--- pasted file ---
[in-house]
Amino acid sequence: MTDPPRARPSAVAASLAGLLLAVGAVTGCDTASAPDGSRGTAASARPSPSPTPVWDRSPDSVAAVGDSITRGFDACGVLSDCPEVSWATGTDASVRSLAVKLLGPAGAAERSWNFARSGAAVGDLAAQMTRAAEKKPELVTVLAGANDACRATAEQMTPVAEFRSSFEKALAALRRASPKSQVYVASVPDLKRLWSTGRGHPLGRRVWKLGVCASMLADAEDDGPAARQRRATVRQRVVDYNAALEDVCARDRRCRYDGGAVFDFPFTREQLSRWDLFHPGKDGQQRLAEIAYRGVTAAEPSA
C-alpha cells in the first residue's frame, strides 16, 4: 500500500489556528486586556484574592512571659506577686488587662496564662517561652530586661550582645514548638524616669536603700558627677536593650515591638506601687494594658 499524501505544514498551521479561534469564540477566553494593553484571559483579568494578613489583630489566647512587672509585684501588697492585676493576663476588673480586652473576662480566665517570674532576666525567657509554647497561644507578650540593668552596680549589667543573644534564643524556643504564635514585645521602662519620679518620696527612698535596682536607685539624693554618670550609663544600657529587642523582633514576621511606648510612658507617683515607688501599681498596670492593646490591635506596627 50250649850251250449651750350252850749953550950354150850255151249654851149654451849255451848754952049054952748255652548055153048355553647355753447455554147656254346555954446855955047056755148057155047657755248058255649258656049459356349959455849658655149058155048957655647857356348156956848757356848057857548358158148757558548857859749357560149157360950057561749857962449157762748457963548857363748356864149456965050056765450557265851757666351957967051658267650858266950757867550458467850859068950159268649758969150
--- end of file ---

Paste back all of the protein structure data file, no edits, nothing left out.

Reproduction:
[in-house]
Amino acid sequence: MTDPPRARPSAVAASLAGLLLAVGAVTGCDTASAPDGSRGTAASARPSPSPTPVWDRSPDSVAAVGDSITRGFDACGVLSDCPEVSWATGTDASVRSLAVKLLGPAGAAERSWNFARSGAAVGDLAAQMTRAAEKKPELVTVLAGANDACRATAEQMTPVAEFRSSFEKALAALRRASPKSQVYVASVPDLKRLWSTGRGHPLGRRVWKLGVCASMLADAEDDGPAARQRRATVRQRVVDYNAALEDVCARDRRCRYDGGAVFDFPFTREQLSRWDLFHPGKDGQQRLAEIAYRGVTAAEPSA
C-alpha cells in the first residue's frame, strides 16, 4: 500500500489556528486586556484574592512571659506577686488587662496564662517561652530586661550582645514548638524616669536603700558627677536593650515591638506601687494594658 499524501505544514498551521479561534469564540477566553494593553484571559483579568494578613489583630489566647512587672509585684501588697492585676493576663476588673480586652473576662480566665517570674532576666525567657509554647497561644507578650540593668552596680549589667543573644534564643524556643504564635514585645521602662519620679518620696527612698535596682536607685539624693554618670550609663544600657529587642523582633514576621511606648510612658507617683515607688501599681498596670492593646490591635506596627 50250649850251250449651750350252850749953550950354150850255151249654851149654451849255451848754952049054952748255652548055153048355553647355753447455554147656254346555954446855955047056755148057155047657755248058255649258656049459356349959455849658655149058155048957655647857356348156956848757356848057857548358158148757558548857859749357560149157360950057561749857962449157762748457963548857363748356864149456965050056765450557265851757666351957967051658267650858266950757867550458467850859068950159268649758969150